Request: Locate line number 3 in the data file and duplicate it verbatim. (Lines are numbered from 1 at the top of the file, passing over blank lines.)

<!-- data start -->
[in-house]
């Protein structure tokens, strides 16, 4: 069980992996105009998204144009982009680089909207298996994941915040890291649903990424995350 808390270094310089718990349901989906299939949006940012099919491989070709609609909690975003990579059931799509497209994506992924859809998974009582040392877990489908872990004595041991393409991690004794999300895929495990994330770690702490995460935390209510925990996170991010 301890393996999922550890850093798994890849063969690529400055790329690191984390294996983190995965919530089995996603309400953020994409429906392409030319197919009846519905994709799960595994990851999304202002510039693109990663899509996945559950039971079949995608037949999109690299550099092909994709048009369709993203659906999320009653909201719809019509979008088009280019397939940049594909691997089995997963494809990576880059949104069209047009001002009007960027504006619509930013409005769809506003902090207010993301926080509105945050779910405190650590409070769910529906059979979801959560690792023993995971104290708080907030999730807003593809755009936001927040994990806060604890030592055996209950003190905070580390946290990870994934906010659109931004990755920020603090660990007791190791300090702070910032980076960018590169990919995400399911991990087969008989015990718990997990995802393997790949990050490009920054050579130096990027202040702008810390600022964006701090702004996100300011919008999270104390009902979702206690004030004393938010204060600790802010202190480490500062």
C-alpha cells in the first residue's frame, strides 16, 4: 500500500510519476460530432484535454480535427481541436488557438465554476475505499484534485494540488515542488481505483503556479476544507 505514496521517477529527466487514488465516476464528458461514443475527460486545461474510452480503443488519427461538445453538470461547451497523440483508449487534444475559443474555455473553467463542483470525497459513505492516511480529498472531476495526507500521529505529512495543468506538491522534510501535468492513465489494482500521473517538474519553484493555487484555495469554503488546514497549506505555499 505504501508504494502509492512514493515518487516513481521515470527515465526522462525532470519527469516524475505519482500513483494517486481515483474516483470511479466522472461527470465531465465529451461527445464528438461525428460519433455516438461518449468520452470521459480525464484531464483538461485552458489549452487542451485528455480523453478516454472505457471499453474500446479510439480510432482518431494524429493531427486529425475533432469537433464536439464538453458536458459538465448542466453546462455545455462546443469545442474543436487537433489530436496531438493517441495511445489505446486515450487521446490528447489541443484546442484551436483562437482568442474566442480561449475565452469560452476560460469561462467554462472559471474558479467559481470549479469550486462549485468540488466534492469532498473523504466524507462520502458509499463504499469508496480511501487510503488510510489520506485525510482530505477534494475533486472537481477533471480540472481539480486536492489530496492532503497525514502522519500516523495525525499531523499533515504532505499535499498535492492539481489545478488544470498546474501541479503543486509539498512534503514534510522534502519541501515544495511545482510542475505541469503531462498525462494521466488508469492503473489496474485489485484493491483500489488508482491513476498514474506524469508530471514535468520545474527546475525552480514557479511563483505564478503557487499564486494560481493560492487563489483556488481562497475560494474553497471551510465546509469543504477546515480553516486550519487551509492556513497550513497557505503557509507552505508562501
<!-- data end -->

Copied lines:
C-alpha cells in the first residue's frame, strides 16, 4: 500500500510519476460530432484535454480535427481541436488557438465554476475505499484534485494540488515542488481505483503556479476544507 505514496521517477529527466487514488465516476464528458461514443475527460486545461474510452480503443488519427461538445453538470461547451497523440483508449487534444475559443474555455473553467463542483470525497459513505492516511480529498472531476495526507500521529505529512495543468506538491522534510501535468492513465489494482500521473517538474519553484493555487484555495469554503488546514497549506505555499 505504501508504494502509492512514493515518487516513481521515470527515465526522462525532470519527469516524475505519482500513483494517486481515483474516483470511479466522472461527470465531465465529451461527445464528438461525428460519433455516438461518449468520452470521459480525464484531464483538461485552458489549452487542451485528455480523453478516454472505457471499453474500446479510439480510432482518431494524429493531427486529425475533432469537433464536439464538453458536458459538465448542466453546462455545455462546443469545442474543436487537433489530436496531438493517441495511445489505446486515450487521446490528447489541443484546442484551436483562437482568442474566442480561449475565452469560452476560460469561462467554462472559471474558479467559481470549479469550486462549485468540488466534492469532498473523504466524507462520502458509499463504499469508496480511501487510503488510510489520506485525510482530505477534494475533486472537481477533471480540472481539480486536492489530496492532503497525514502522519500516523495525525499531523499533515504532505499535499498535492492539481489545478488544470498546474501541479503543486509539498512534503514534510522534502519541501515544495511545482510542475505541469503531462498525462494521466488508469492503473489496474485489485484493491483500489488508482491513476498514474506524469508530471514535468520545474527546475525552480514557479511563483505564478503557487499564486494560481493560492487563489483556488481562497475560494474553497471551510465546509469543504477546515480553516486550519487551509492556513497550513497557505503557509507552505508562501